Powdery mildew of roses

Class: Fungi

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Common Name

Powdery mildew of roses

Scientific name

Podosphaera pannosa

Potential Hosts

Roses

Who am I?

Powdery mildew of roses is a fungal diseases with worldwide dispersion that usually appears on the surface of leaves as white or grayish spots with a powdery-like texture, hence the name.

Generally, the disease is host-specific, which means that it can only infect plants from the same genus or family. In this case, the pathogen Podosphaera pannosa infects different varieties of roses.

‏‏Powdery mildew is favored by warm climate, moderate to high humidity, low light conditions, and does not require the presence of free standing water.

Powdery mildew can cause considerable losses due to nutrient extraction, reduced photosynthesis, increased respiration and transpiration, impaired aesthetics, and overall slower growth rates in roses.

Control measures

Cultural

The sooner the better: It’s easier and more cost effective to overcome infection by controlling powdery mildew during its initial stage. Make it a routine to monitor the field regularly and search roses for the presence of powdery mildew on a weekly basis.

Sanitation: In most cases, it is beneficial that powdery mildew is generally host-specific; there is little worry regarding adjacent crops that are neglected. However, it is important to remove all the debris from outbreaks. Otherwise, it can affect roses the following season. There are many powerful commercial fungicides and the amount of inoculum originating from last year's outbreak matters significantly.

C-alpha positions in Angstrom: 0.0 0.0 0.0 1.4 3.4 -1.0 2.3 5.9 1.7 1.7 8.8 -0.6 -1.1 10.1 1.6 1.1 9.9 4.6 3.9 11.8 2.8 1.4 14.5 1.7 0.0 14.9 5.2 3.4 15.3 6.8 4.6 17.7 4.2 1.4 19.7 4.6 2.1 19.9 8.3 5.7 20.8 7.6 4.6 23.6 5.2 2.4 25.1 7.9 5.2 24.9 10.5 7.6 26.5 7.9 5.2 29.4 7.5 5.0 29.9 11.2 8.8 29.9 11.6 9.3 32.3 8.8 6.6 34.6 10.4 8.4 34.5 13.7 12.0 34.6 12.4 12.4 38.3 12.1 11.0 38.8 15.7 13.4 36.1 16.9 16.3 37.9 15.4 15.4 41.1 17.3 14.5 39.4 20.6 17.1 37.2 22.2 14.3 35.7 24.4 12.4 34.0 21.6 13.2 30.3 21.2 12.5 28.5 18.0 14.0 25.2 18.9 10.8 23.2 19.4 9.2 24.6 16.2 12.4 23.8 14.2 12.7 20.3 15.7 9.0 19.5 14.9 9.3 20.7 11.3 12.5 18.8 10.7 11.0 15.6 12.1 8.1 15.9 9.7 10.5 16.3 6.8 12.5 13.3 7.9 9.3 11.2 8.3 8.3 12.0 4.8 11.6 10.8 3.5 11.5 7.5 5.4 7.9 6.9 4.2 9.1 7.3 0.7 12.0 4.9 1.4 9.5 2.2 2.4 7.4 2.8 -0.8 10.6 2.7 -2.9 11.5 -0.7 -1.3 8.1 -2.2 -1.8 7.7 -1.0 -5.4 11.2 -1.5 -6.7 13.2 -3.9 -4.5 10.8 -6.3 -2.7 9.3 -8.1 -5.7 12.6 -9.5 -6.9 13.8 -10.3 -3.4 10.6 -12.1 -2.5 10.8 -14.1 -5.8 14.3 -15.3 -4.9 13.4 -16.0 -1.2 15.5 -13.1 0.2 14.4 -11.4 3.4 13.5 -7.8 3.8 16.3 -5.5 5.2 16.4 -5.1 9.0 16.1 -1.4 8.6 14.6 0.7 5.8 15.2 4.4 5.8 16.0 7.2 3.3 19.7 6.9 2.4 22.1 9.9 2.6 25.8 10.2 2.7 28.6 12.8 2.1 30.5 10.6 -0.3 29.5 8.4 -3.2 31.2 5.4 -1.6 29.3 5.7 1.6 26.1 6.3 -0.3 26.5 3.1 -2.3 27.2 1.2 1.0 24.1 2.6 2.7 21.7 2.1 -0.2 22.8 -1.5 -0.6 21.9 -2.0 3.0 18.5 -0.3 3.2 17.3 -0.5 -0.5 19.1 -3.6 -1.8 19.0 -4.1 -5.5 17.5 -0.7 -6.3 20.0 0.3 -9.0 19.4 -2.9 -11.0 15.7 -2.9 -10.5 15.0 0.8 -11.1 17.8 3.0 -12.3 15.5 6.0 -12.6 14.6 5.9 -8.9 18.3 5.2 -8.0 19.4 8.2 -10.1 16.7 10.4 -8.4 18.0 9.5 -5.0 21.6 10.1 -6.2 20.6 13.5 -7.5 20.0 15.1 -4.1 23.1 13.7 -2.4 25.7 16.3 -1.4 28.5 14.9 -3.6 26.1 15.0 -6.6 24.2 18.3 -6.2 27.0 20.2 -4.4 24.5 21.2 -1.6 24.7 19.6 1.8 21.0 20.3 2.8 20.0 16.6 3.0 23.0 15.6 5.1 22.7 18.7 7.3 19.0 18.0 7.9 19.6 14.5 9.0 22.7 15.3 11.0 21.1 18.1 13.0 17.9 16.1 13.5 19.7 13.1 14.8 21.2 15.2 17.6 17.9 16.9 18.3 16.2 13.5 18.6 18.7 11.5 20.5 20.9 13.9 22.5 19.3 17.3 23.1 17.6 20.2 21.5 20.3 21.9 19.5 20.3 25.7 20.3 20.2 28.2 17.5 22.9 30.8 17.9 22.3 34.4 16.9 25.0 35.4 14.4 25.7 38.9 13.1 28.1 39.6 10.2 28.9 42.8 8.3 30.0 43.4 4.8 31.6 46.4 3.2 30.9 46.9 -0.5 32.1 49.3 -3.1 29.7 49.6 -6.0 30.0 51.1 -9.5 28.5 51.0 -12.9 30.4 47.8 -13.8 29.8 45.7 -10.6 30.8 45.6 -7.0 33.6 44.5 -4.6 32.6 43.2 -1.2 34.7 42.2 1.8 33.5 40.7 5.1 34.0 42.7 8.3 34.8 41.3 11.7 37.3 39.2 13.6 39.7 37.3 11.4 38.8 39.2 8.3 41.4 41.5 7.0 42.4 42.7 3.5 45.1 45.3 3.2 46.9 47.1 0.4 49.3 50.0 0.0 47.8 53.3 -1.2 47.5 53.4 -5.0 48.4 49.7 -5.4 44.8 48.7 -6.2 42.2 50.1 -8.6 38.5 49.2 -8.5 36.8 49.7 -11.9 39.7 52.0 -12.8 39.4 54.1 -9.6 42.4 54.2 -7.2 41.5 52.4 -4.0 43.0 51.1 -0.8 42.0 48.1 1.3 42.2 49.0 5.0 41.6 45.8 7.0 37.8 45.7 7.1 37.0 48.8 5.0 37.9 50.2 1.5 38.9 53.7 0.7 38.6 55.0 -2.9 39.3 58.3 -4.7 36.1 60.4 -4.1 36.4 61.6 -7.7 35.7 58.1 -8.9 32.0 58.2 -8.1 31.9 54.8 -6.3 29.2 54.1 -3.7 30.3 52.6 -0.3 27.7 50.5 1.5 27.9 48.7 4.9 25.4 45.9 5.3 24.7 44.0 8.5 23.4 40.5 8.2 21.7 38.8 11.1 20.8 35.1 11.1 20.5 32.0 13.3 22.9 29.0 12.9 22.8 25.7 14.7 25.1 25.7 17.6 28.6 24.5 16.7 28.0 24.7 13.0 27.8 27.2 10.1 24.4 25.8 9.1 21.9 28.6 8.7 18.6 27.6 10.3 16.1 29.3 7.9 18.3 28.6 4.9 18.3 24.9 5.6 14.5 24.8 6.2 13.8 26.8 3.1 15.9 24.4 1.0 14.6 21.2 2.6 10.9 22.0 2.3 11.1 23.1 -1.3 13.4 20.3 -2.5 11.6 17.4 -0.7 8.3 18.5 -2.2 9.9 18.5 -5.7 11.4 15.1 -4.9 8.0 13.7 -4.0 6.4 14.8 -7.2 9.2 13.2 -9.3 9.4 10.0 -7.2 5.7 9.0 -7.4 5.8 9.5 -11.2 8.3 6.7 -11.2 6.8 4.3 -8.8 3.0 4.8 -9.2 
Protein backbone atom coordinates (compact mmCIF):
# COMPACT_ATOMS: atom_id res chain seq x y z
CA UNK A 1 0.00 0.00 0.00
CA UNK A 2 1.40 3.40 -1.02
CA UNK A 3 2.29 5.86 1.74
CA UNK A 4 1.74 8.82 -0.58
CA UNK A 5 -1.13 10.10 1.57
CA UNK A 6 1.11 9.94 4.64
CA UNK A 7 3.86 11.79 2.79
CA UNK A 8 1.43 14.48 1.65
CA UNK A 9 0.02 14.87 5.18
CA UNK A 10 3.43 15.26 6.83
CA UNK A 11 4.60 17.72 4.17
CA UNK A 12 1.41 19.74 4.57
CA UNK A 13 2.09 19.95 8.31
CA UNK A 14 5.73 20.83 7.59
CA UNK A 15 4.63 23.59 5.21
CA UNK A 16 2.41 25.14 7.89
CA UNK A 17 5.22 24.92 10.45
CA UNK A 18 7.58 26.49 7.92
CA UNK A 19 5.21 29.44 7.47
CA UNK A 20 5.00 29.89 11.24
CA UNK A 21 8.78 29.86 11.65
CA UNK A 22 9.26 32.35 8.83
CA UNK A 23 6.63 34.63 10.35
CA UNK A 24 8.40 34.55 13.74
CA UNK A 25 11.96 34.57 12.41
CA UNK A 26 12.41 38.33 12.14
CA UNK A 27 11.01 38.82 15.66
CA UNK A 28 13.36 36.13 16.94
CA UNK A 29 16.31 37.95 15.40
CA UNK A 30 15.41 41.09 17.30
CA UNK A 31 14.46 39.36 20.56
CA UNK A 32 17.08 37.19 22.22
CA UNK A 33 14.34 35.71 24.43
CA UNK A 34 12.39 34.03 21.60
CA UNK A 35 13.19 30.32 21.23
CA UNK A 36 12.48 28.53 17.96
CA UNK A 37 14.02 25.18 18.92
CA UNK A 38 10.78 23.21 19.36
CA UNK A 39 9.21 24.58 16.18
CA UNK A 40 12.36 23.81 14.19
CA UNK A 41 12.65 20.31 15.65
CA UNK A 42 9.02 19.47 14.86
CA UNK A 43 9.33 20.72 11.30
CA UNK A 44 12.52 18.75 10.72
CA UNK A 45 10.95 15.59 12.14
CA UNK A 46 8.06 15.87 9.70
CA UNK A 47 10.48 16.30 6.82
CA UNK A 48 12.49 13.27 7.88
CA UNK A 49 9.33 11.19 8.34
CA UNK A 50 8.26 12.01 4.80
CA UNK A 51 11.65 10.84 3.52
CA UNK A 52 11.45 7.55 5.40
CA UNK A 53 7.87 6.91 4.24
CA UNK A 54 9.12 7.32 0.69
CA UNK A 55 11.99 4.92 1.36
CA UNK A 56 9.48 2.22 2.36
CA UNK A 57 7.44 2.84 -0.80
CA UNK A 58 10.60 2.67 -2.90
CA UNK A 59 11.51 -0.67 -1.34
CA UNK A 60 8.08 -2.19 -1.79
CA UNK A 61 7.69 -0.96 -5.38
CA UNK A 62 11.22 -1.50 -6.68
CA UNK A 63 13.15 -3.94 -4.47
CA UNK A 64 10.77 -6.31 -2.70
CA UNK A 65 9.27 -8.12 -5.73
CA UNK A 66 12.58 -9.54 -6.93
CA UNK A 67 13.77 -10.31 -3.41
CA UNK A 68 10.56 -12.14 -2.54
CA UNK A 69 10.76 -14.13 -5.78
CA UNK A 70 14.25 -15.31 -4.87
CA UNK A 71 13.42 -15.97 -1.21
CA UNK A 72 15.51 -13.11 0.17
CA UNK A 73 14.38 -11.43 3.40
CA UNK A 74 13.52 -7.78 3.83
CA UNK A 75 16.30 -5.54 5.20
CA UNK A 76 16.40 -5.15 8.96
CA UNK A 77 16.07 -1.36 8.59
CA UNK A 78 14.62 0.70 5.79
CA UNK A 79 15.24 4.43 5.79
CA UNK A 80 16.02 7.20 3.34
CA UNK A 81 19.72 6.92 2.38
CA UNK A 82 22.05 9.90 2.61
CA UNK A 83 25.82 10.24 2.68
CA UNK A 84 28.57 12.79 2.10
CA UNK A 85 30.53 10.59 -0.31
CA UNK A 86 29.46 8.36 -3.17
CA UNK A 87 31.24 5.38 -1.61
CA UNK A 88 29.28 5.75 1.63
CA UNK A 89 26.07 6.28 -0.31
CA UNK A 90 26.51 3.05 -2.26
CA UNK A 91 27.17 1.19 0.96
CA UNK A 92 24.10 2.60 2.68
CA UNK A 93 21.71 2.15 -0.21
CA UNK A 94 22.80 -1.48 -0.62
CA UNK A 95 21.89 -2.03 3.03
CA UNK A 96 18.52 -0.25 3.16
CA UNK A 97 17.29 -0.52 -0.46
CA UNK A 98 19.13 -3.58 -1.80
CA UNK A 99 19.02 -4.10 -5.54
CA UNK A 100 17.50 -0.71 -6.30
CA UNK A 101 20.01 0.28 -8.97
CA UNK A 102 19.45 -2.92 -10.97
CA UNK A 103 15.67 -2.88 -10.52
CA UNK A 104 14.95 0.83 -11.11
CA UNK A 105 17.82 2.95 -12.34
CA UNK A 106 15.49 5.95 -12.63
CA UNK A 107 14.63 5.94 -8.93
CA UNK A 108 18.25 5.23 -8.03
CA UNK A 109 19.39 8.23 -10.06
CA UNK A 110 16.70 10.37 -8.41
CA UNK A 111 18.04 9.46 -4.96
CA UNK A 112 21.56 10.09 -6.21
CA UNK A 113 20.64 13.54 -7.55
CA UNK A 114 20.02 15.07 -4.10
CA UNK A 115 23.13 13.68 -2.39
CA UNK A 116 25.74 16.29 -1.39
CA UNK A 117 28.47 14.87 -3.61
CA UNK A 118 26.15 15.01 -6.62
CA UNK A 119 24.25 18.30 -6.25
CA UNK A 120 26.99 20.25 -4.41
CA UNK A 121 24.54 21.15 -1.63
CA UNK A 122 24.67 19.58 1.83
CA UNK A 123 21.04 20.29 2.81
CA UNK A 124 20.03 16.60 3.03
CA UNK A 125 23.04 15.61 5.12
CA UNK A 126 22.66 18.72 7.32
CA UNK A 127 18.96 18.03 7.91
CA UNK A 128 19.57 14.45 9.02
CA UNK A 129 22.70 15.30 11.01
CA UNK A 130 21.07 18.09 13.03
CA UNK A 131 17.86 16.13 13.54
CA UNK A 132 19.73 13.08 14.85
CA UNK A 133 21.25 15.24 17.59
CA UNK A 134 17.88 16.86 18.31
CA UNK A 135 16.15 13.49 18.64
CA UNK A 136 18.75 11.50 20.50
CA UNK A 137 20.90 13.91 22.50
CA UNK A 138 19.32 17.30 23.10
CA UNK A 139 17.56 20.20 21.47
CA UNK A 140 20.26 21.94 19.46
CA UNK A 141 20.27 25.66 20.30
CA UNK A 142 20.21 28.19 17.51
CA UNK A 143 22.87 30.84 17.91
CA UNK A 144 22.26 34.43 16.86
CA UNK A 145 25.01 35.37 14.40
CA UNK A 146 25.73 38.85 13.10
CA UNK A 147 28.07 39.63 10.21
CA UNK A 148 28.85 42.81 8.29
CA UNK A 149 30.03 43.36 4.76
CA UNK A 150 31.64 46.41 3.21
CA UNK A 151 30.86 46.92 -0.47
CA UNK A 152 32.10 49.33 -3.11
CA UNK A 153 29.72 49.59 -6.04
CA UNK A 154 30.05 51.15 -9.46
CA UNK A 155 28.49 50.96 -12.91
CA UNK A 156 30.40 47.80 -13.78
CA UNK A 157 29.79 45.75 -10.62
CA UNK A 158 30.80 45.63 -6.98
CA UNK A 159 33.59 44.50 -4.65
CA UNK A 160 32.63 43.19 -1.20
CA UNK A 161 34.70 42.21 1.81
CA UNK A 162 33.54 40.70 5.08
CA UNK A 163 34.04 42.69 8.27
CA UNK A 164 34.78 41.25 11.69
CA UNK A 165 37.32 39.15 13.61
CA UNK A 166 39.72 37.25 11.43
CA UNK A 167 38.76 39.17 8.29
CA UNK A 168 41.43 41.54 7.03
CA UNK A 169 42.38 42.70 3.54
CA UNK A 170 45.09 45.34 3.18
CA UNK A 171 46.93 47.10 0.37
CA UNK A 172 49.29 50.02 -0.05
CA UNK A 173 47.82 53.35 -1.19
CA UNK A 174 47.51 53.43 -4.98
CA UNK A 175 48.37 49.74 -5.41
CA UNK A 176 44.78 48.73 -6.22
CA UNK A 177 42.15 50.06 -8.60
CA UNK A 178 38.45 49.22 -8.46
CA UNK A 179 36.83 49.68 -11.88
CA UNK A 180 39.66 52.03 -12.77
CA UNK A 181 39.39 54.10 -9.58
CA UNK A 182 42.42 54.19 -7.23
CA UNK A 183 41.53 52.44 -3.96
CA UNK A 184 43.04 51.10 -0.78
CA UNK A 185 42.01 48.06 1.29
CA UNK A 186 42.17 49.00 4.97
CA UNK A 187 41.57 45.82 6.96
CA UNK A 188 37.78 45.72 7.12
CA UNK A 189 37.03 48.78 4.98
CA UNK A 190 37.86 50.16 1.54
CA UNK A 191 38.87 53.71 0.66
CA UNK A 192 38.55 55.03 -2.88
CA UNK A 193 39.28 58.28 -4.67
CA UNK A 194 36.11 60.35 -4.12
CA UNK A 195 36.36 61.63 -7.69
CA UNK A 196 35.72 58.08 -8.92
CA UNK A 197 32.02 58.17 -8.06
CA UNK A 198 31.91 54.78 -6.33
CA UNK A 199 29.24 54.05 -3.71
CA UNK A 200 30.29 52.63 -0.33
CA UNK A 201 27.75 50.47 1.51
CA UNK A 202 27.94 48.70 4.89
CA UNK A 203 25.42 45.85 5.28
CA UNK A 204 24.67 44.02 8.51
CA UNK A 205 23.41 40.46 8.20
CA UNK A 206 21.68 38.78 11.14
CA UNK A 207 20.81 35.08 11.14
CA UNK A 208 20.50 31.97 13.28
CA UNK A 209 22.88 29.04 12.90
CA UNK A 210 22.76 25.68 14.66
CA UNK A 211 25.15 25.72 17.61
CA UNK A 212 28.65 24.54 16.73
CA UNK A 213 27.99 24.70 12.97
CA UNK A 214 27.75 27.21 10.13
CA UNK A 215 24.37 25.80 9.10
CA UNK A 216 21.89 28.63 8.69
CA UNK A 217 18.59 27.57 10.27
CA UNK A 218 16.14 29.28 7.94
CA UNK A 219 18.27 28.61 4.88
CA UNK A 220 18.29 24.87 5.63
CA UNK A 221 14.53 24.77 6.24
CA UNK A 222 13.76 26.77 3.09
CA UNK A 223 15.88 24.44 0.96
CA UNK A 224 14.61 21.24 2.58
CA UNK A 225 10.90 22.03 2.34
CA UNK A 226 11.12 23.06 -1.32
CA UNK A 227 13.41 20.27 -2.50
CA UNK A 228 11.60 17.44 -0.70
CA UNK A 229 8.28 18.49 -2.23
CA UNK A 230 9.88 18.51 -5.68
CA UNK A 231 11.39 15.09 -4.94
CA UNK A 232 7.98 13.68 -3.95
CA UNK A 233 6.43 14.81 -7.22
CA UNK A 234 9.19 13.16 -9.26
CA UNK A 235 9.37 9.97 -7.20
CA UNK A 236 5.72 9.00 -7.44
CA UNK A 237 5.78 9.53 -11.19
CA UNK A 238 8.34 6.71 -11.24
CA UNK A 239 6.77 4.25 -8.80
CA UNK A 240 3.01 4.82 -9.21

Simple sanitation measures are an important step and should be at the foundation of plant protection programs.

Conventional (chemical)

There are differences in the dynamical nature and behavior of powdery mildew on different hosts. Growers and consultants tend to have their own treatment methods, different approaches, fungicides preferences, and secret tricks. Still, some consensus does exist: prevention, rotation, and the use of several fungicides each belonging to a different group of chemicals.

Effective control requires spraying with high pressure and high volume of water; good coverage is of the essence. Having a fixed or dynamic schedule for spraying application is a common strategy.

The following is a list of generic names for fungicides used in one or more parts of the world and is sorted into groups according to mode of action:

Group 1: Penconazole, triadimenol, tebuconazole, myclobutanil, tetraconazole, propiconazole, prochloraz, cyproconazole, difenoconazole, fenbuconazole, and triflumizole

Group 2: Azoxystrobin, pyraclostrobin, trifloxystrobin, and kresoxim-methyl

Group 3: Sulfur, copper sulfate, bicarbonates, mineral oils, neem oil, and detergents\soap-based products

Sulfur can cause injury to foliage and fruit when applied on days with a temperature above 32 C. Do not apply within 2 weeks of an oil application.

When powdery mildew is present, yet the symptoms have not appeared, consider spraying applications of fungicides once every 14 days. Do not use products with the same active ingredient in consecutive treatments except in group 3, as there are no restrictions there.

Use fungicides belonging to different groups to prevent powdery mildew from developing resistance to specific chemicals. It is important to remember that if powdery mildew develops resistance to fungicides within a group, the pathogens are likely to be resistant to all members of that group (except group 3).